United States District Court, Eastern District of New York
November 15, 1999
RONNIE WEIL ET AL., PLAINTIFFS,
THE LONG ISLAND SAVINGS BANK, FSB ET AL., DEFENDANTS.
The opinion of the court was delivered by: Platt, District Judge.
MEMORANDUM AND ORDER
Defendants in this action move for dismissal of the Complaint
pursuant to Rules 9(b) and 12(b)(6) of the Federal Rules of Civil
This is a class action*fn1 brought pursuant to the RICO Act
(18 U.S.C. § 1964 et seq.), the Truth in Lending Act
(15 U.S.C. § 1640) ("TILA"); the Real Estate Settlement Procedures Act,
12 U.S.C. § 2614 ("RESPA"); and State law claims for fraud, breach
of duty, deceptive acts and practices, negligent supervision, and
violations of New York Debtor and Creditor law.
Plaintiffs assert that customers who obtained mortgage loans
from a Long Island Bank between the years 1983 and 1992 were
unwittingly made to pay inflated legal fees in connection with
their mortgages. These fees allegedly financed an illegal
arrangement between the bank's CEO and his former law firm
whereby the law firm performed all of the bank's mortgage work,
in return for which preferment the CEO and his family took
payments from the law firm totaling over eleven million dollars.
Plaintiffs Ronnie Weil et al. ("plaintiffs") are consumers
who obtained residential mortgage loans from defendant Long
Island Savings Bank ("LISB") during the period from January 1,
1983 through December 31, 1992. Defendants in the action are as
A. "The Bank Defendants": LISB was a federally
chartered mutual savings bank under the United
States laws which maintained offices in Queens, and
Nassau and Suffolk counties. Astoria Financial
Corp. is a Delaware corporation engaged in the
business of financial services and is the holding
company of Astoria Federal Savings and Loan
Association, a federally chartered thrift
institution (both Astorias collectively "Astoria").
On September 30, 1998 Astoria acquired LISB by
merger and thereafter allegedly succeeded to the
liabilities of LISB.
B. "The Conway Defendants": James J. Conway, Jr.
("Conway") was LISB's chairman and CEO from 1980 to
1992, and is a resident of Nassau County. Conway
was also allegedly stockholder, director, and
member of Conway & Ryan P.C. (the "Law Firm"),
described below. Dolores G. Conway is Conway's wife
and is a resident of Nassau County ("Mrs.Conway").
Susan Conway Petrelli ("Petrelli") is the daughter
of Conway and Mrs. Conway, is an attorney, a
resident of Westchester County, New York, and a
member of the Law Firm. Denise Whalen ("Whalen") is
the daughter-in-law of the Conways, is an attorney,
a resident of Nassau County, and a member of the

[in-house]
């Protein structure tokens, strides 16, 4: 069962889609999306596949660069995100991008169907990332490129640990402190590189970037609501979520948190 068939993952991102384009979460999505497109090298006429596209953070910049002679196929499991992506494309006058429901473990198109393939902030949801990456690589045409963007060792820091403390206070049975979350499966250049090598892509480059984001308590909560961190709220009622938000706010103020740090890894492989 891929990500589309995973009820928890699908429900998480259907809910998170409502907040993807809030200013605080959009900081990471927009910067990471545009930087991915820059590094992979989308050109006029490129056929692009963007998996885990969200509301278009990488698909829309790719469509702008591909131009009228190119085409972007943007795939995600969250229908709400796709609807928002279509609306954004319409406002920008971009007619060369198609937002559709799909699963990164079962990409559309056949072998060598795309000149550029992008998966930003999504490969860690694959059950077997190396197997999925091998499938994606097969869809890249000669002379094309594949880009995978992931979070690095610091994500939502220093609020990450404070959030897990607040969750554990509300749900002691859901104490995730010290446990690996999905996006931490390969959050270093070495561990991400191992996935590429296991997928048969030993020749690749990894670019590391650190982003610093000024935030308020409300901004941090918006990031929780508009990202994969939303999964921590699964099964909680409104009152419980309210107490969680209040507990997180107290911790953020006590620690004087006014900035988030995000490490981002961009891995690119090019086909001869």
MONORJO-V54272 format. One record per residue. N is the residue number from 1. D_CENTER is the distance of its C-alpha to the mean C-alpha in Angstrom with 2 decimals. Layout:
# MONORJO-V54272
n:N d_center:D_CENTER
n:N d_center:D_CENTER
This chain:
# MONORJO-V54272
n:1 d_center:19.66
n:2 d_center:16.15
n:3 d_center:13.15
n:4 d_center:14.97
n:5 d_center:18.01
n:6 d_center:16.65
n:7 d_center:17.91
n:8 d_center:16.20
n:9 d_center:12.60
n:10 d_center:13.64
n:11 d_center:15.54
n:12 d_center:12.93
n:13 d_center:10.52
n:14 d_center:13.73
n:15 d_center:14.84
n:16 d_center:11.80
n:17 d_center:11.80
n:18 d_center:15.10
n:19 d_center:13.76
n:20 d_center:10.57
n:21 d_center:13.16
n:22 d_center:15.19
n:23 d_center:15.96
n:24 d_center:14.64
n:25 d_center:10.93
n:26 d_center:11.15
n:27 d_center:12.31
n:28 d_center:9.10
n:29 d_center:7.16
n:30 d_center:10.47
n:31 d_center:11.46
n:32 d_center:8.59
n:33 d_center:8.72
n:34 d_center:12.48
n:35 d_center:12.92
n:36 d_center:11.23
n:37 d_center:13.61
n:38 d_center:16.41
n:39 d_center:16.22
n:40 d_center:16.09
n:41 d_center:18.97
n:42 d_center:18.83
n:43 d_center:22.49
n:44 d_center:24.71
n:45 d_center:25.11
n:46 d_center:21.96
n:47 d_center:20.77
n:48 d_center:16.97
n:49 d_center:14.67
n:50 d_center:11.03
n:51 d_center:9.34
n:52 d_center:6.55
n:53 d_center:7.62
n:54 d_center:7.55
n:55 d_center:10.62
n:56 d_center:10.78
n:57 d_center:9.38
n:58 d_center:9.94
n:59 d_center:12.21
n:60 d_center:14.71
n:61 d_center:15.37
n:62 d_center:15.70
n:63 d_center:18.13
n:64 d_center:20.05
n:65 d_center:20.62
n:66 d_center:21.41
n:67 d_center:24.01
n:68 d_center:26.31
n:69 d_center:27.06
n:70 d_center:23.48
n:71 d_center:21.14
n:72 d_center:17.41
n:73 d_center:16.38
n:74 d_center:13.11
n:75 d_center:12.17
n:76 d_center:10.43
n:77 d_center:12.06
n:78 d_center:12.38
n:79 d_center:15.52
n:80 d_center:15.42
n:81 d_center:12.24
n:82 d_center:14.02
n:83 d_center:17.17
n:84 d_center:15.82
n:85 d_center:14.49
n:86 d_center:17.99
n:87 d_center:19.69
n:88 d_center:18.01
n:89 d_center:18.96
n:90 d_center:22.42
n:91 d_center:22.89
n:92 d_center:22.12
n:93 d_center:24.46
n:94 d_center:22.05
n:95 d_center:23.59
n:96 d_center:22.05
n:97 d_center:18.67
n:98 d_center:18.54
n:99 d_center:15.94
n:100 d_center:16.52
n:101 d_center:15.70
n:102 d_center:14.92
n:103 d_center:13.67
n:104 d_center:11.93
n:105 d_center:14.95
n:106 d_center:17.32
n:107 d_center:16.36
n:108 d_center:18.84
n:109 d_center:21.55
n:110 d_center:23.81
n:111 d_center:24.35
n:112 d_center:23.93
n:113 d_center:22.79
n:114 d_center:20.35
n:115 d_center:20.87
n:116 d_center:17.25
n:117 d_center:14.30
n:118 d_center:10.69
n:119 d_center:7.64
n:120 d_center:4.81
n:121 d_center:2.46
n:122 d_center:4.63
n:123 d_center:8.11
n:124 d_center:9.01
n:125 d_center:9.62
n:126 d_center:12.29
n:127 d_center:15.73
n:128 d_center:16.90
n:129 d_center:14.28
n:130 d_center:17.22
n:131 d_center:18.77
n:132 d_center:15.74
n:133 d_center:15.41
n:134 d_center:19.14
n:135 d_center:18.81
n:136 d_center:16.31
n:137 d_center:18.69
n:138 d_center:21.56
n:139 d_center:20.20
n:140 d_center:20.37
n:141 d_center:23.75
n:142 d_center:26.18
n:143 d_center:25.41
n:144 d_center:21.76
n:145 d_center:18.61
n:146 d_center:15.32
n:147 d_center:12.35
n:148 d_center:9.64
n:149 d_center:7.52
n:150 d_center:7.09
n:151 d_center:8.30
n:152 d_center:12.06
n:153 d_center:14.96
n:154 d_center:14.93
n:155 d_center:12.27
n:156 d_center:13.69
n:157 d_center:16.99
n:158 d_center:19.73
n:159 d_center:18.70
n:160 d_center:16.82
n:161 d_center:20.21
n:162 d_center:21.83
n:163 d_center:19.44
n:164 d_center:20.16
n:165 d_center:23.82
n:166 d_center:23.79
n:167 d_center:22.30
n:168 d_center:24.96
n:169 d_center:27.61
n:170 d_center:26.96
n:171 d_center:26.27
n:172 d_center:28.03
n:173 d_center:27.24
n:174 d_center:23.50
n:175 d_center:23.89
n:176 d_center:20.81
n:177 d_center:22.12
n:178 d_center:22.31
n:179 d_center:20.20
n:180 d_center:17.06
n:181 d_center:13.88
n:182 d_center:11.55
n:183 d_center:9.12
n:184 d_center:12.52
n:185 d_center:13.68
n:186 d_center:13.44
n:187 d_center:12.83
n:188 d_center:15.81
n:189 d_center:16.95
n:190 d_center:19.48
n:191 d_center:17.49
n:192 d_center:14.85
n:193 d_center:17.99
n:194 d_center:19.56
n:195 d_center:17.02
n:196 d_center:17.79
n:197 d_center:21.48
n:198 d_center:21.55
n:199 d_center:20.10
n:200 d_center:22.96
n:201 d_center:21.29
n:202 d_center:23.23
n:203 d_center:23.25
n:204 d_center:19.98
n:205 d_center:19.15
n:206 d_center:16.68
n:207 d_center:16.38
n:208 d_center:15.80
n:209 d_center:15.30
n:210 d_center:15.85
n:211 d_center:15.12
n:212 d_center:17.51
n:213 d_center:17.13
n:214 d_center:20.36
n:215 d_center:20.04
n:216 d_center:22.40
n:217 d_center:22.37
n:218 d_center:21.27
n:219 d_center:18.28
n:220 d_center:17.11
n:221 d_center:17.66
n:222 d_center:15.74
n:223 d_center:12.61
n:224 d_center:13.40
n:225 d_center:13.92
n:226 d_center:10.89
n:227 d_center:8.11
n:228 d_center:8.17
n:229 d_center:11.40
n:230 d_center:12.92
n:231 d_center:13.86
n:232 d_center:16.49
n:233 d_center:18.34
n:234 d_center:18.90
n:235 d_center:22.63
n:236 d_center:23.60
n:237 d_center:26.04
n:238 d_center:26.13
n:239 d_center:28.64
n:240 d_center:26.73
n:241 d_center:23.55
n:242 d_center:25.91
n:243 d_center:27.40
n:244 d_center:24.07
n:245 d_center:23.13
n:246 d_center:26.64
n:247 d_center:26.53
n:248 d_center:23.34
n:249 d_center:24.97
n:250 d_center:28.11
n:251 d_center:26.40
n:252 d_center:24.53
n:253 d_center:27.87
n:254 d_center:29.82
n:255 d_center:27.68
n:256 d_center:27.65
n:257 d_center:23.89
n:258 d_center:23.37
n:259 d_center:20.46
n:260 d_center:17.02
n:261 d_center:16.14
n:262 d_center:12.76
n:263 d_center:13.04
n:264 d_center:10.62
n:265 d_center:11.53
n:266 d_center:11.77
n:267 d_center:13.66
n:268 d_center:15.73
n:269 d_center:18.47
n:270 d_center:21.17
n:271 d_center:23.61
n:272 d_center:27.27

Law Firm. James J. Conway III ("Conway III") is the
Conways' son, was at various times an employee of
Conway and Ryan P.C., and is a resident of Nassau
C. "The Law Firm Defendants": Conway & Ryan P.C.,
later known as Power, Meehan & Petrelli, P.C. and
still later known as Power, Meehan, & Power
(collectively "the Law Firm") was a New York
professional services corporation with a principal
place of business in Nassau County. James J. Power
and Pierce Power are brothers, attorneys, and
members and officers of the Law Firm. Robert F.
Meehan ("Meehan") is an attorney and member of the
D. "The Director Defendants": the Second Amended
Complaint lists seventeen individuals alleged to
have been LISB directors at relevant times during
the period complained
of, to be named below as necessary.
The Second Amended Complaint alleges the following. After
receipt and approval of a customer's loan application, LISB sent
the customer the following: a commitment which included a
requirement that the customer pay "the fees of our attorneys and
their disbursements, if any;" a Truth-in-Lending Disclosure
Statement which disclosed finance charges and incorporated by
reference the good faith estimate of settlement costs; a "Good
Faith Estimate of Settlement Costs, which stated that the fees
payable to the Law Firm represented the cost of the legal
services provided by the Law Firm; and a bill from the Law Firm
for its `professional services.'" (Second Am'd Compl. ¶ 54.)
Plaintiffs allege that these representations:
[W]ere false, and [LISB] failed to disclose material
facts relating to legal fees its customers were
required to pay. Those fees did not reflect the
actual cost of any legal services provided to [LISB]
and, in fact, exceeded the value of such services.
Moreover, a portion of those fees was paid, directly
or indirectly, to Conway and his Family pursuant to
an unlawful scheme. . . .
(Second Am'd Compl. ¶ 56.) Plaintiffs allege that the scheme
defrauded them and used the proceeds "to fund bribes, kickbacks
and unearned fees to Conway and his Family." (Id. ¶ 57.)
The scheme allegedly ran as follows. Conway, who held a 65%
interest in the Law Firm before becoming CEO of LISB, sought to
avoid the pay cut which resulted from his move to LISB. (Id. ¶
59.) In order to do so, Conway:
[Caused the Law Firm] to pay him an annual salary,
even though he performed no services. . . . In
addition, he caused the Law Firm to employ, and to
remit a portion of its profits to [Petrelli and
Whelan] even though at various times they provided
minimal or no services for the Law Firm. Conway also
caused the Law Firm to hire [Conway III] as a
paralegal at an annual salary of $144,000, even
though he rarely came into the office or performed
The quid pro quo for this arrangement was an
agreement by Conway to make the Law Firm the
exclusive law firm for [LISB] in connection with